3. A bag filling device for a feather drying system comprising at least two bag filling compartments, a first blower to supply dried feathers and air under pressure to said compartments, a second blower to exhaust air from said compartments and from the space surrounding the bags in said compartments, cooperative dual duct means leading from said first blower to the compartments and from the latter to said second blower, and synchronized damper mechanisms for vsaid dual duct means connected to alternately serve one or the other of said compartments whereby a full bag of feathersI may be withdrawn from either compartment and replaced with an empty one.

4. A bag lling device for a feather drying system comprising at least two bag lling compartments, a first blower to supply dried feathers and air under pressure to said compartments, a second blower to exhaust air from said compartments and from the space surrounding the bags in said compartments, cooperative dual duct means leading from said rst blower to the compartments and from the latter to said second blower, and synchronized damper mechanisms for said dual duct means connected to alternately serve one or the other of said compartments whereby a full bag of feathers may be withdrawn from either compartment and replaced with an empty one, said second blower having a greater volumetric capacity than said rst blower to produce a lower pressure in either of said compartments in the space surrounding the bag than within said bag during the operation of a compartment.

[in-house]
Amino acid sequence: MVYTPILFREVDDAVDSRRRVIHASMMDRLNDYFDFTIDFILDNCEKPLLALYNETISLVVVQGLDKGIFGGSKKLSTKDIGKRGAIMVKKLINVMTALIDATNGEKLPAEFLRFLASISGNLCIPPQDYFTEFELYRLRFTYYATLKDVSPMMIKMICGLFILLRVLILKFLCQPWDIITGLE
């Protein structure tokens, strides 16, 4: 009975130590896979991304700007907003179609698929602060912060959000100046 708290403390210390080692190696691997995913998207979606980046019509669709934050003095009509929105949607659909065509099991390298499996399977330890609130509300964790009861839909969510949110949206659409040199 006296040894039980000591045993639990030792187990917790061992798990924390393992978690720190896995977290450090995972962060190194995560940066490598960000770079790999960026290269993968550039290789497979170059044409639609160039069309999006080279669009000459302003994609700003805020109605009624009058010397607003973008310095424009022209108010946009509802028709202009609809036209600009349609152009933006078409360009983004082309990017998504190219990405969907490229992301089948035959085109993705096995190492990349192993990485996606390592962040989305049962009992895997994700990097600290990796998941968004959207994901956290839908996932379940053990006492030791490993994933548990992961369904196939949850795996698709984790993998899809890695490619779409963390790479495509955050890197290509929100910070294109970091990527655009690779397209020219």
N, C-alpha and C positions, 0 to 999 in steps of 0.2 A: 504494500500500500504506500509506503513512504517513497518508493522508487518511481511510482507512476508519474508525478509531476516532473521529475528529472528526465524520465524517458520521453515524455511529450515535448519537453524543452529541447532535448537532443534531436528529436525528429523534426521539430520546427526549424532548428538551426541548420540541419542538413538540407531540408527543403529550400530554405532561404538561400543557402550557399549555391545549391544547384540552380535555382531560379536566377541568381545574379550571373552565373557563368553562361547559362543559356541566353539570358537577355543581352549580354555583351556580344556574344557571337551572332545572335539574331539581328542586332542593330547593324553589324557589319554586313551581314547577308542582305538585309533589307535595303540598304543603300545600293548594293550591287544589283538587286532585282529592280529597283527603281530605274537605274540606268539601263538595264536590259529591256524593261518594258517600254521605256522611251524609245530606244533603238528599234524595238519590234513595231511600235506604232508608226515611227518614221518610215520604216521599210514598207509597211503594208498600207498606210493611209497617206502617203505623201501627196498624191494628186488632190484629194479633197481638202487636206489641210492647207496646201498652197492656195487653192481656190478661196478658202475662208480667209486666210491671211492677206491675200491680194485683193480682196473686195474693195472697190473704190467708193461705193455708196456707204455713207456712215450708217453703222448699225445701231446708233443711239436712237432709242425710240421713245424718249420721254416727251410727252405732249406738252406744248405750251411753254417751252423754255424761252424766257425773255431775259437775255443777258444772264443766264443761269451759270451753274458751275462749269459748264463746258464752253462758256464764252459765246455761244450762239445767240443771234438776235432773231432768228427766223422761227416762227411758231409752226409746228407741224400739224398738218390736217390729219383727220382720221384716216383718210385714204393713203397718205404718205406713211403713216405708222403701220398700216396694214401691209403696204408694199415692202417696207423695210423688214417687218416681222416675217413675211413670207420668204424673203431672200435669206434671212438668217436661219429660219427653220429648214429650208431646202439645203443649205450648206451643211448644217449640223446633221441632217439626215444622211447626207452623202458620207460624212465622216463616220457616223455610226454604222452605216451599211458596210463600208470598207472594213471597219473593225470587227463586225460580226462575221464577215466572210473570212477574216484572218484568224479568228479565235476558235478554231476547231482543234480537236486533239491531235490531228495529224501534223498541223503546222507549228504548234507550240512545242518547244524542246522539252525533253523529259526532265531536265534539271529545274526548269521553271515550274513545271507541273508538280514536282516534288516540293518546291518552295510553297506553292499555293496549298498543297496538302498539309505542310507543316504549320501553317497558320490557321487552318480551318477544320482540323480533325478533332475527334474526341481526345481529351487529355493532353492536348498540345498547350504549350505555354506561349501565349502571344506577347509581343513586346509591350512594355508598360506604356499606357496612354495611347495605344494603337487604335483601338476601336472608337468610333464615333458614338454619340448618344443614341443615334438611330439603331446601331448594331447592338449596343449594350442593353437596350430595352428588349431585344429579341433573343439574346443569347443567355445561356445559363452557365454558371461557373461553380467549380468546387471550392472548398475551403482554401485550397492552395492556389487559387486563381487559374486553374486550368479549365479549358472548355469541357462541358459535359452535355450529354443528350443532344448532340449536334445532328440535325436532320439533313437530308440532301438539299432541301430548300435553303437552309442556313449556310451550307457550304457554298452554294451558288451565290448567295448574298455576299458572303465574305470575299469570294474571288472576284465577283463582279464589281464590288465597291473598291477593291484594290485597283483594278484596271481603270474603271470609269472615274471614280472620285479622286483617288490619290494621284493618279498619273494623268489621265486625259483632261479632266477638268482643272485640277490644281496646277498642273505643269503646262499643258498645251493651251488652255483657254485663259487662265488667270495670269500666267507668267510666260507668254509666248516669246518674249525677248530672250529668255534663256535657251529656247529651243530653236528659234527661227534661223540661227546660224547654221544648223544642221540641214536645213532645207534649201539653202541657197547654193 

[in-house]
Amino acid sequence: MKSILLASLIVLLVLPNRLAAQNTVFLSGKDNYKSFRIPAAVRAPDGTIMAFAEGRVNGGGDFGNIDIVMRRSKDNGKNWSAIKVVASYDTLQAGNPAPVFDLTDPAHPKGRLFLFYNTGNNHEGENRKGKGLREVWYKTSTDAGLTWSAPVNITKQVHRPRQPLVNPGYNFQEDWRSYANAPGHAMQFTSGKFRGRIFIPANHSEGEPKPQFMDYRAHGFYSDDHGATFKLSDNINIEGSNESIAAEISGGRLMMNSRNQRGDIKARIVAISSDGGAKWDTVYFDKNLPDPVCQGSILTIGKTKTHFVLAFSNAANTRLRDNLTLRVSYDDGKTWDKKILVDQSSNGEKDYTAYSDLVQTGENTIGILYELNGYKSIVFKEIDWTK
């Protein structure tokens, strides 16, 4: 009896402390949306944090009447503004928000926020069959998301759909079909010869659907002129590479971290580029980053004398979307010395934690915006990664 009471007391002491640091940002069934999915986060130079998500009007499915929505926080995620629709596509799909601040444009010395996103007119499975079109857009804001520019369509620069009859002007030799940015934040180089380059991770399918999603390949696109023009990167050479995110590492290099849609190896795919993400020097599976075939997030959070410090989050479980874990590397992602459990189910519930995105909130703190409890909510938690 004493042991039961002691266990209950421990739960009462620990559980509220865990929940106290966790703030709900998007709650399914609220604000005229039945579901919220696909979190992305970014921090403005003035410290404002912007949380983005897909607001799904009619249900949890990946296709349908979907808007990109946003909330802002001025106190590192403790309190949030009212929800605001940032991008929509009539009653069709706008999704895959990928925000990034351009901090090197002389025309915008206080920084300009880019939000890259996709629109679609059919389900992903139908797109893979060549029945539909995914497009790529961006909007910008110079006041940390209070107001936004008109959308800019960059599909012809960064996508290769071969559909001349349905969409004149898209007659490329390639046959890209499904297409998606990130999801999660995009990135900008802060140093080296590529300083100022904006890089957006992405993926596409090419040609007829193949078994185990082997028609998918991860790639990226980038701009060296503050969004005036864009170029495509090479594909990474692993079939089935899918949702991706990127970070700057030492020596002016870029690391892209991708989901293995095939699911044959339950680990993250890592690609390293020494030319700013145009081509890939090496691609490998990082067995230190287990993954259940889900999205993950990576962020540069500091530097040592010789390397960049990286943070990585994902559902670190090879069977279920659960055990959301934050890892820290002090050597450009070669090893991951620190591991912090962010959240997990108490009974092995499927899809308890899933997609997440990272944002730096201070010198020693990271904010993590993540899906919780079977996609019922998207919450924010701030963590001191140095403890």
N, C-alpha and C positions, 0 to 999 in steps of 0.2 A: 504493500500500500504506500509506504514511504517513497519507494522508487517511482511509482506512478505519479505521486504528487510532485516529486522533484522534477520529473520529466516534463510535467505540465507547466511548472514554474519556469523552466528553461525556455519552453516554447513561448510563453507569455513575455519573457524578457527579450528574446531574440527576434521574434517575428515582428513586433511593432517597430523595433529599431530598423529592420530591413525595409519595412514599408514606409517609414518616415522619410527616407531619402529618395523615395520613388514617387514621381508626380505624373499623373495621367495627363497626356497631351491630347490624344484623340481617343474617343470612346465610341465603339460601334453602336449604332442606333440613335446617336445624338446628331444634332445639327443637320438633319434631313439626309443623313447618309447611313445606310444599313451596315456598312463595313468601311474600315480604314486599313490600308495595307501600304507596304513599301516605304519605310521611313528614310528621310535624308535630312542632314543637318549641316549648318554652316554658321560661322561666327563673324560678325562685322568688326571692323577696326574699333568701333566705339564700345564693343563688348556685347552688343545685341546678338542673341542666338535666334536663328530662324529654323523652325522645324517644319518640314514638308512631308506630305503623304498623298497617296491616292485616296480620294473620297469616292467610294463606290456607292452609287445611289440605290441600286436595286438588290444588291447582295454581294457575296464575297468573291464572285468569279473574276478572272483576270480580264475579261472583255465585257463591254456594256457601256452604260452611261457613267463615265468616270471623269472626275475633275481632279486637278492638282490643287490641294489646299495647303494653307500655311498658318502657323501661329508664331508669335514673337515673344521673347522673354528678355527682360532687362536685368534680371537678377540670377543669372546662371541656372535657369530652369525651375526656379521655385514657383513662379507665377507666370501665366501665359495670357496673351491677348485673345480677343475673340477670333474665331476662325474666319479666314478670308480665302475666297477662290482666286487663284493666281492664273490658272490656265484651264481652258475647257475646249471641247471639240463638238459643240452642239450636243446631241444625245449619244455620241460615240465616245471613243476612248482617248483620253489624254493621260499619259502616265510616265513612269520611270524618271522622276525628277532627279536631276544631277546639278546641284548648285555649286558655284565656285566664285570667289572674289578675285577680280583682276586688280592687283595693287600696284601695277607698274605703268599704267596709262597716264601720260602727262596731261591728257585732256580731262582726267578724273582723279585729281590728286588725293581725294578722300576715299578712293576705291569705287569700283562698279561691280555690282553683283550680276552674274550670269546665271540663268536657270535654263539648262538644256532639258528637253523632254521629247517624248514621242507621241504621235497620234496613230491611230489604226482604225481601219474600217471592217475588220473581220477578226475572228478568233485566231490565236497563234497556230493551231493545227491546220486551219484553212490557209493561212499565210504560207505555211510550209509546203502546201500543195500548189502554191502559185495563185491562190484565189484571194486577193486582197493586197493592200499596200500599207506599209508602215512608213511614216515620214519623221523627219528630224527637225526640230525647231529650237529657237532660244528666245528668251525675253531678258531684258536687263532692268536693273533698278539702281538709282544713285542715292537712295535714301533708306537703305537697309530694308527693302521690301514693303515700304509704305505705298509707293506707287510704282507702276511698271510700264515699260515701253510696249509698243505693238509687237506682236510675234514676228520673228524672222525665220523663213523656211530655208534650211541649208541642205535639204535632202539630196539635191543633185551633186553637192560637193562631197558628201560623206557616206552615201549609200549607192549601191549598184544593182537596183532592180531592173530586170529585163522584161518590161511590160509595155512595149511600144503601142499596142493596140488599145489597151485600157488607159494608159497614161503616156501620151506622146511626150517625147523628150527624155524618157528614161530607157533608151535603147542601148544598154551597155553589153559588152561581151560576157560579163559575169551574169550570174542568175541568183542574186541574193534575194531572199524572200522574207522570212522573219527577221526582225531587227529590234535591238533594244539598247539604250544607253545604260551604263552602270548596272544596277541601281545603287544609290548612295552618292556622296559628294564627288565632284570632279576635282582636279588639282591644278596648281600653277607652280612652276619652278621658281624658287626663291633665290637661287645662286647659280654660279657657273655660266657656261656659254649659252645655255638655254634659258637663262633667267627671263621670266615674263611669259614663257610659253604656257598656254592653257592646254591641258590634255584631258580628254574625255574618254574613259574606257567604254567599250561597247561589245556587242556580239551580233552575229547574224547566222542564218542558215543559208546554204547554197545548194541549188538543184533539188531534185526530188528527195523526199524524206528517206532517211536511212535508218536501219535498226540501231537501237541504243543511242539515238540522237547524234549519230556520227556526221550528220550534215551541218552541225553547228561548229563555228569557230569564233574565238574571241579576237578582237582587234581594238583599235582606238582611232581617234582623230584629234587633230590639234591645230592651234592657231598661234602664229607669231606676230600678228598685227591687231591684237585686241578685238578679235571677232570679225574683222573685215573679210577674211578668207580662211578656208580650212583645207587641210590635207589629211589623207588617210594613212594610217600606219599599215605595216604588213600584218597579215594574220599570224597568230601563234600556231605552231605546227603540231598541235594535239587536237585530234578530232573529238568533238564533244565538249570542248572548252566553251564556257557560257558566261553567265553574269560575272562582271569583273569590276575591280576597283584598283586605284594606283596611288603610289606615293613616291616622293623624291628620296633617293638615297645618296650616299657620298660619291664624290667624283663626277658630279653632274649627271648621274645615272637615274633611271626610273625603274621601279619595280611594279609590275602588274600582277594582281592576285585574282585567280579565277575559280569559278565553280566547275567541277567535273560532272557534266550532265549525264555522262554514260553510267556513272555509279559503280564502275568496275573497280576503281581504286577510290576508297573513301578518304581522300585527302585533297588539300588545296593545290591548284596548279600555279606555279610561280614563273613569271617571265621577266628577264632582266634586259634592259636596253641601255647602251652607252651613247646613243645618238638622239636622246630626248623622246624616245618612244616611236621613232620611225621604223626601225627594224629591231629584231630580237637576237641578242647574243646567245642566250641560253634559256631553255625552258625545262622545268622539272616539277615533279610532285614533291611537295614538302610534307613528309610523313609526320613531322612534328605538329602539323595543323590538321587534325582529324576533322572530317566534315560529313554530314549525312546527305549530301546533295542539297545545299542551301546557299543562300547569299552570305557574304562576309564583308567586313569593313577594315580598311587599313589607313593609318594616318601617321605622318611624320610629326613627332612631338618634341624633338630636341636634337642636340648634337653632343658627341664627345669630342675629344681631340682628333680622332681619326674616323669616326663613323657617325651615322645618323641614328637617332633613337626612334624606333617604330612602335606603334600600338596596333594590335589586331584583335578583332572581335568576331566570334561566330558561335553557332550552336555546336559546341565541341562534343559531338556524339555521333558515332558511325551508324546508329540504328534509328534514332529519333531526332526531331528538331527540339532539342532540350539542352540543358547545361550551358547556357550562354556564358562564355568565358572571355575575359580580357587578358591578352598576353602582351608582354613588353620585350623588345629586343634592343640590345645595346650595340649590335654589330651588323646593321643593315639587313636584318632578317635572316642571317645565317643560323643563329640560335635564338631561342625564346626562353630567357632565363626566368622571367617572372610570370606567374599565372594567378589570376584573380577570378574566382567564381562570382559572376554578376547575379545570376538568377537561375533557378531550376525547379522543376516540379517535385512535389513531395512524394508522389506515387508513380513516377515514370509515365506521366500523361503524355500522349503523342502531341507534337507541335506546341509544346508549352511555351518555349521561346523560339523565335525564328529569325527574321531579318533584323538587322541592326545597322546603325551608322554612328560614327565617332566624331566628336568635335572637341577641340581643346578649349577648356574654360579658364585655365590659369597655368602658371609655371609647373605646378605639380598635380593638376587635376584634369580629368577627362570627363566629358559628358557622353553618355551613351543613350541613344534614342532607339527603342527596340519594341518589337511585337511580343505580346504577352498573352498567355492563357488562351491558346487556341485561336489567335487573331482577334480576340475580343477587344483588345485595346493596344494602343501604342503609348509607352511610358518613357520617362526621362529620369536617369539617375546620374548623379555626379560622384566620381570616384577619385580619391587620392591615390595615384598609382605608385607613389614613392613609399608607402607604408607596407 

5. A bag lling device for a feather drying system comprising at least two bag filling compartments, a rst blower to supply dried feathers and air under pressure to said compartments, a second blower to exhaust air from said compartments and from the space surrounding the bags in said compartments, cooperative dual duct means leading from said rst blower to the compartments and from the latter to said second blower, and synchronized damper mechanisms for said dual duct means connected to alternately serve one or the other of said compartments whereby a full bag of feathers may be withdrawn from either compartment and replaced with an empty one, said' compartments having individual doors for ingress thereto, and said synchronized damper mechanism having operating means connected therewith to provide visual means each disposed at a predetermined position with respect to said individual doors to indicate which compartment is in operation.